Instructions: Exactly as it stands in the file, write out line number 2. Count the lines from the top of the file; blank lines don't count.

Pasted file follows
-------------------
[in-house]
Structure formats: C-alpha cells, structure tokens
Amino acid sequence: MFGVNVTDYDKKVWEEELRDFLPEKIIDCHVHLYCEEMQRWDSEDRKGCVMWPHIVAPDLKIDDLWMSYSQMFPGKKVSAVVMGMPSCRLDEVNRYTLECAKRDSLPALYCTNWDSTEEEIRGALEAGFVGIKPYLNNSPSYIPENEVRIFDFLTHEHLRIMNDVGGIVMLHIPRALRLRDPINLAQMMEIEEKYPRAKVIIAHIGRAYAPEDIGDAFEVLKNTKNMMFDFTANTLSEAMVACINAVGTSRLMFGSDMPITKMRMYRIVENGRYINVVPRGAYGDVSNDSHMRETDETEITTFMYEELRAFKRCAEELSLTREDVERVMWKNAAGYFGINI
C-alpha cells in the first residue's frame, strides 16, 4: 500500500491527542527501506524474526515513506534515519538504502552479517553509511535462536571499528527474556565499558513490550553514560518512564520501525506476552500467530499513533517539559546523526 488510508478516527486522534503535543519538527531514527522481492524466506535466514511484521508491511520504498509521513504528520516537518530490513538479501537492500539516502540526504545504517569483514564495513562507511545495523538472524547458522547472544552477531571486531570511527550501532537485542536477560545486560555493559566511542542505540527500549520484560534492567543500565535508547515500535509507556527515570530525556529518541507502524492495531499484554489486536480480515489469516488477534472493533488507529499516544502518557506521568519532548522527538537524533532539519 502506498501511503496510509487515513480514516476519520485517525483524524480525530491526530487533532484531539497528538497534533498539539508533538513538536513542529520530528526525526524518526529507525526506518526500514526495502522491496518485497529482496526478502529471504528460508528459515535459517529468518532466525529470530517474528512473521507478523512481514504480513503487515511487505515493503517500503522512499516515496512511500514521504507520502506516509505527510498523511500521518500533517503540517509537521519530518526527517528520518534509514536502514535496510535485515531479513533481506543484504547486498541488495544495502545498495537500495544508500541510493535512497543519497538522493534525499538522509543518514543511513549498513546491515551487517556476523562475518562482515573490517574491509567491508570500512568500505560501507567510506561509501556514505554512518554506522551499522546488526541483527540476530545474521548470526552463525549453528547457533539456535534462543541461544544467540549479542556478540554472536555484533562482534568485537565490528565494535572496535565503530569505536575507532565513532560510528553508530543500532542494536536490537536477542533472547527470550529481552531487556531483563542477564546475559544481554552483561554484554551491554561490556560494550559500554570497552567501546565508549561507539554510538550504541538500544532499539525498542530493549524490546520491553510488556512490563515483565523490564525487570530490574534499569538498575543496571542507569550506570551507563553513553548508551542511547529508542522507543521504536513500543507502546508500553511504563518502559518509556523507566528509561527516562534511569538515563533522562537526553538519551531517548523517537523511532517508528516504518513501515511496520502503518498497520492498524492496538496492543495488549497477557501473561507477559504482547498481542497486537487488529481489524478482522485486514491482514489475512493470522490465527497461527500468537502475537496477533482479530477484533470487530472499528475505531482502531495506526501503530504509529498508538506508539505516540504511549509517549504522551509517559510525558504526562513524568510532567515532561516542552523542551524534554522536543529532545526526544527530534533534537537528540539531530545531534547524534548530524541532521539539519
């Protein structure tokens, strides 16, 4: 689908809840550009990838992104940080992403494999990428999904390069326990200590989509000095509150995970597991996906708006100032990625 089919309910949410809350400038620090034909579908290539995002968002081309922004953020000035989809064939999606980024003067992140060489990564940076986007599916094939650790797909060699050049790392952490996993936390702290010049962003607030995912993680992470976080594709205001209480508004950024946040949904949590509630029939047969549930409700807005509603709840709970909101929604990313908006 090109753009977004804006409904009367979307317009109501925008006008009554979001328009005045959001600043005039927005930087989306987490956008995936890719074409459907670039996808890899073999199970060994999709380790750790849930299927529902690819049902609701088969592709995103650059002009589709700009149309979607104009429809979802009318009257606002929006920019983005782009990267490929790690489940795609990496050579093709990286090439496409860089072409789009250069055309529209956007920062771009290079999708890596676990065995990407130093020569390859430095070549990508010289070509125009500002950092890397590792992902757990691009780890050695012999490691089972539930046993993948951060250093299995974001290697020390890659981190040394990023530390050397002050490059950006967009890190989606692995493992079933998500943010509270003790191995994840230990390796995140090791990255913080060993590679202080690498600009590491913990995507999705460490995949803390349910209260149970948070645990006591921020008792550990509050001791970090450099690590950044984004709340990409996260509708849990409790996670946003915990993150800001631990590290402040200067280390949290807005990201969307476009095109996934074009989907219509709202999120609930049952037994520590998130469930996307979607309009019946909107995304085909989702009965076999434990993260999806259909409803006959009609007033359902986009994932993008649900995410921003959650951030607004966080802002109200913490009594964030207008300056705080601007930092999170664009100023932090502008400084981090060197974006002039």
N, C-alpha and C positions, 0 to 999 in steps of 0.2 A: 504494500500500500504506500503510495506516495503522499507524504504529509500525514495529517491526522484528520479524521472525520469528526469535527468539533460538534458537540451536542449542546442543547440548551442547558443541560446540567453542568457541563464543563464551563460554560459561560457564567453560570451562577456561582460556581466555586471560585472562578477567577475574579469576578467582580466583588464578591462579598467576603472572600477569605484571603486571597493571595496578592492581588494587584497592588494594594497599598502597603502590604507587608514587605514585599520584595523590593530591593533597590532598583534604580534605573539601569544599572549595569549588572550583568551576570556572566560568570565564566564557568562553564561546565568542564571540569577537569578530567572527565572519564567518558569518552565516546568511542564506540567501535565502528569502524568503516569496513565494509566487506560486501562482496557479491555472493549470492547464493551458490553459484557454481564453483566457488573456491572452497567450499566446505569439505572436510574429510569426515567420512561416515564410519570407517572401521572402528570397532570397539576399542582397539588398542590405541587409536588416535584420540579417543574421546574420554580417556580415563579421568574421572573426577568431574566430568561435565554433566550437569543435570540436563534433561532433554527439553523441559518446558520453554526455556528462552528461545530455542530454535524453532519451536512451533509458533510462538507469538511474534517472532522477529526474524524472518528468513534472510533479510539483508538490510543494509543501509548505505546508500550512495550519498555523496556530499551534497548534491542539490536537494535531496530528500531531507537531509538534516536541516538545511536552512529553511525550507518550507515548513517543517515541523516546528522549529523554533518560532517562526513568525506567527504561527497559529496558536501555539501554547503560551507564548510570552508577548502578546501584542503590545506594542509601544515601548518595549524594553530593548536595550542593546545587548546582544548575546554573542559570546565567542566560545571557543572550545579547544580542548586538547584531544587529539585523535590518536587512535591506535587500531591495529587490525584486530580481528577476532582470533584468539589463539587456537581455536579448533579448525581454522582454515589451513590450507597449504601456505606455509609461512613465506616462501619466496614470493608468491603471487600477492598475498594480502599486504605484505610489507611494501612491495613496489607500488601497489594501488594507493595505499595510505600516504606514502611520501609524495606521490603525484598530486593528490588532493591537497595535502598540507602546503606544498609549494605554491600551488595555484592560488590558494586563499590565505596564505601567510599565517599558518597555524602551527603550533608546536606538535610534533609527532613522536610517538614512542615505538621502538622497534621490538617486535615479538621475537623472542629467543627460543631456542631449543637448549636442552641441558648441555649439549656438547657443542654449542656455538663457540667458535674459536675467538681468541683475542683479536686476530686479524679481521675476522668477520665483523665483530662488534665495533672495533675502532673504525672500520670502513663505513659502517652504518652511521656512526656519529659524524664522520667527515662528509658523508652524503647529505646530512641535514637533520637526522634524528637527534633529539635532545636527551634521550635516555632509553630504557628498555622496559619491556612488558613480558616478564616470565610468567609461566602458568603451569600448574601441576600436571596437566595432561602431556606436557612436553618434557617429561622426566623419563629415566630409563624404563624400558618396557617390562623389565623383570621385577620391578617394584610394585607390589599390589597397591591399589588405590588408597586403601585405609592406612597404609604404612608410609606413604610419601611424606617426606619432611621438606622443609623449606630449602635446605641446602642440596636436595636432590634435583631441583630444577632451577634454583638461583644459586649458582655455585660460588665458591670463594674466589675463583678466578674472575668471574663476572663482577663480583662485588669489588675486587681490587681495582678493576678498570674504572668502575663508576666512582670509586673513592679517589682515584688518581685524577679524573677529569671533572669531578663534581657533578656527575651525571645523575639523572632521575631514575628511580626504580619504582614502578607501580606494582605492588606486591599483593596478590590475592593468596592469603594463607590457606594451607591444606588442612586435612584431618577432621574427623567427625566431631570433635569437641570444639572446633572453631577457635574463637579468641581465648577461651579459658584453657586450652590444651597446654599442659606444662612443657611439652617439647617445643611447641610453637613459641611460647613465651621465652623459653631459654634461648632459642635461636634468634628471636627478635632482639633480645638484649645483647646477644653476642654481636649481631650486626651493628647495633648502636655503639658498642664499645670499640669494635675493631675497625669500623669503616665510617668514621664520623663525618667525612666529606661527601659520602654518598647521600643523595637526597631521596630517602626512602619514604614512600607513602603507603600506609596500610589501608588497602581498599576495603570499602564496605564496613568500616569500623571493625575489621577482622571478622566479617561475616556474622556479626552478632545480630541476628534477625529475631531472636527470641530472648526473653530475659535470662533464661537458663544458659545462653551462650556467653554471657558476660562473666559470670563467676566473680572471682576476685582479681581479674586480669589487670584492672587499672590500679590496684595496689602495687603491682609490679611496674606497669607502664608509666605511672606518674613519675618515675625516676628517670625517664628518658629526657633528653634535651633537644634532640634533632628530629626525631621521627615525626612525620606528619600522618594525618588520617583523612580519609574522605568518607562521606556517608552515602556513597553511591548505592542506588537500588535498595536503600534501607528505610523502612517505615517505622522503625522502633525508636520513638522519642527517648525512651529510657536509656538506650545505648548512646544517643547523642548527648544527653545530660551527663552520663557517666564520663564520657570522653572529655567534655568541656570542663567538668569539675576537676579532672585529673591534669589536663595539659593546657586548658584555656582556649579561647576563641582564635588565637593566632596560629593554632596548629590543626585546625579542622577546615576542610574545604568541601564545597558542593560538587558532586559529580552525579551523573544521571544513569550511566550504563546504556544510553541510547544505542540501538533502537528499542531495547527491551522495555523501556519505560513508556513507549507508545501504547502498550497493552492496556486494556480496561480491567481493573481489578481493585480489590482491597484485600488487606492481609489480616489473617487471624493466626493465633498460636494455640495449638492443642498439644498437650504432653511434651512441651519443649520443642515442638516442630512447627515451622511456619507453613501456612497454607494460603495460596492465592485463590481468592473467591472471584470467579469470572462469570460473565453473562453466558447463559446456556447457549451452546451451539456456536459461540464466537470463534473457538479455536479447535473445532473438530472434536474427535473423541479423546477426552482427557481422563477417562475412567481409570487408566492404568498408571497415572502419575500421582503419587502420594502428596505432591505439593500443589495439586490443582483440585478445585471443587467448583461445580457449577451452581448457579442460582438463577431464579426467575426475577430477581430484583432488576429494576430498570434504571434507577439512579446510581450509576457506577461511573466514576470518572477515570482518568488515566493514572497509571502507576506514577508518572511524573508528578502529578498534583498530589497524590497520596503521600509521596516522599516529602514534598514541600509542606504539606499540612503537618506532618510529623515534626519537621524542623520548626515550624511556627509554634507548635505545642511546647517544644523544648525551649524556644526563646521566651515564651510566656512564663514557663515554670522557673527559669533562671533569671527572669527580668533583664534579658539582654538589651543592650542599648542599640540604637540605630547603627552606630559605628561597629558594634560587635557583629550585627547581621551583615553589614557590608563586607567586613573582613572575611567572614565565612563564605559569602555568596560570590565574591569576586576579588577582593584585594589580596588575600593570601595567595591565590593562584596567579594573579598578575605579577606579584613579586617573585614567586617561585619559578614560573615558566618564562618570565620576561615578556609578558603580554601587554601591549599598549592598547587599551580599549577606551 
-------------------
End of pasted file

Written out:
Structure formats: C-alpha cells, structure tokens